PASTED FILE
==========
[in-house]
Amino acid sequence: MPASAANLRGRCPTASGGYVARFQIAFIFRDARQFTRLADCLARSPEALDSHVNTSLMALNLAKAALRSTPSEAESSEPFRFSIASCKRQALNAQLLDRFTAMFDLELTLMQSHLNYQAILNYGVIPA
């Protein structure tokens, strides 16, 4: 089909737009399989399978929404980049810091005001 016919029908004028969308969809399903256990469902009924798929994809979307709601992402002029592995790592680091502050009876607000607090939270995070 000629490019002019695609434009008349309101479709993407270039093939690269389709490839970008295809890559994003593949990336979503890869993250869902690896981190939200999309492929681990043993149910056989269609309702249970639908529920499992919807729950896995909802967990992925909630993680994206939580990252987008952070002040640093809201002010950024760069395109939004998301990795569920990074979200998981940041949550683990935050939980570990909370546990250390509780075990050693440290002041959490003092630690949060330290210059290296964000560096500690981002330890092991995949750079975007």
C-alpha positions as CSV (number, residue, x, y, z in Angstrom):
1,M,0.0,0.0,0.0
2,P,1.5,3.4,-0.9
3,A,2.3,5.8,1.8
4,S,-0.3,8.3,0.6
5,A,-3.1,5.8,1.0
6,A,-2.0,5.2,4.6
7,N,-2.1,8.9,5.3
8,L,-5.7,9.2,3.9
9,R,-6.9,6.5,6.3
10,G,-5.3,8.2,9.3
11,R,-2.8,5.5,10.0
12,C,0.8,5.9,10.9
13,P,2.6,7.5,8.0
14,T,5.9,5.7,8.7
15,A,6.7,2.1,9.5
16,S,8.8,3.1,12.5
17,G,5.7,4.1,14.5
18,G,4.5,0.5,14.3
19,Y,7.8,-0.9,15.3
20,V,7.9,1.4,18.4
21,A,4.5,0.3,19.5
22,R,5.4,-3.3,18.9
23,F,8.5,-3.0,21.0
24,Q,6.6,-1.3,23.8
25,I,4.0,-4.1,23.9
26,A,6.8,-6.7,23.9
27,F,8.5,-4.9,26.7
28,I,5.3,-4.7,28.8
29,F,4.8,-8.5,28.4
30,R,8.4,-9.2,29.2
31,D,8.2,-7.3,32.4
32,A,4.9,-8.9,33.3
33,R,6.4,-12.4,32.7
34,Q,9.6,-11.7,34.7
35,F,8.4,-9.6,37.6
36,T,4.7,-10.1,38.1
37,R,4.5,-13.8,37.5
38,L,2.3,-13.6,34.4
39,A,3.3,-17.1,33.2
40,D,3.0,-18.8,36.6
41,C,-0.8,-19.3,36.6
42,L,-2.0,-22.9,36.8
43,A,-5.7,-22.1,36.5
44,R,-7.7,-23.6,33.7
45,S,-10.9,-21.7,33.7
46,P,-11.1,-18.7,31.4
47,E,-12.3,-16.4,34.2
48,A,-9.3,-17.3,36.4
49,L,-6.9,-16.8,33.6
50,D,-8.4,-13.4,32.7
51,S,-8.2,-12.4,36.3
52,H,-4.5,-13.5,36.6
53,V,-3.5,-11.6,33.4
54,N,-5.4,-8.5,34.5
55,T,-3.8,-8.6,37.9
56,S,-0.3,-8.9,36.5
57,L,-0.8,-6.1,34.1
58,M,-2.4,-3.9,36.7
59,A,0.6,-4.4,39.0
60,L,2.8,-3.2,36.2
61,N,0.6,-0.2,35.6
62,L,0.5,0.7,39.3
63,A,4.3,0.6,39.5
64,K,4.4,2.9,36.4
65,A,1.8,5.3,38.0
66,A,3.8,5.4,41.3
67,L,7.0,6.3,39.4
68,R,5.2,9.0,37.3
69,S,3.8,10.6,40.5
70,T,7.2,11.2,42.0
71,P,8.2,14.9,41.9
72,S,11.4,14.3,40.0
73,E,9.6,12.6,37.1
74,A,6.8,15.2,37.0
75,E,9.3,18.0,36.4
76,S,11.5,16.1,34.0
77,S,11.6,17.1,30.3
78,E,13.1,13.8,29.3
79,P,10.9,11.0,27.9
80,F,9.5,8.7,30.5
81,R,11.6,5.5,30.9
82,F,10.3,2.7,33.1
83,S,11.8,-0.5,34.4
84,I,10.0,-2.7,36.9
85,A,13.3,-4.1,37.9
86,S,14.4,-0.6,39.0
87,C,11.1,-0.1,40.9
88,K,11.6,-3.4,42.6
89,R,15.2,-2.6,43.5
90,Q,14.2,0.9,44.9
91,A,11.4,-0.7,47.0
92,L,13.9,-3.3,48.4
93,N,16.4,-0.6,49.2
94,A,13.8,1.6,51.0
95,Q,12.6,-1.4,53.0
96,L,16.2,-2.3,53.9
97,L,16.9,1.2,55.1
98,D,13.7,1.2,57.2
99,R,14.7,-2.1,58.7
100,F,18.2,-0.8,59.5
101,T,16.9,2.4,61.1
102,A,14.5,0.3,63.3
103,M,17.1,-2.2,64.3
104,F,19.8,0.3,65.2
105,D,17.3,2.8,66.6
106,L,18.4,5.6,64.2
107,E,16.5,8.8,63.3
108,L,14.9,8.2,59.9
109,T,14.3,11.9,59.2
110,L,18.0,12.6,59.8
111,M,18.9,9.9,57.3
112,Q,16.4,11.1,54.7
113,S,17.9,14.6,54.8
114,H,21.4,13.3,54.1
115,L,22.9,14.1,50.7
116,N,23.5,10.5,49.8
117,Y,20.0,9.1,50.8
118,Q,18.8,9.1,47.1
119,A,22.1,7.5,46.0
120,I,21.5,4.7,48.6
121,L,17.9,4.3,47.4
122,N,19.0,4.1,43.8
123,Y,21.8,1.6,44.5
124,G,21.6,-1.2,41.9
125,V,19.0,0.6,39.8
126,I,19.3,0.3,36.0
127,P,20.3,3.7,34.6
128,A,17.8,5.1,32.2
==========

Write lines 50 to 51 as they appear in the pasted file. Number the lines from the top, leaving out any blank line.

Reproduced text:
46,P,-11.1,-18.7,31.4
47,E,-12.3,-16.4,34.2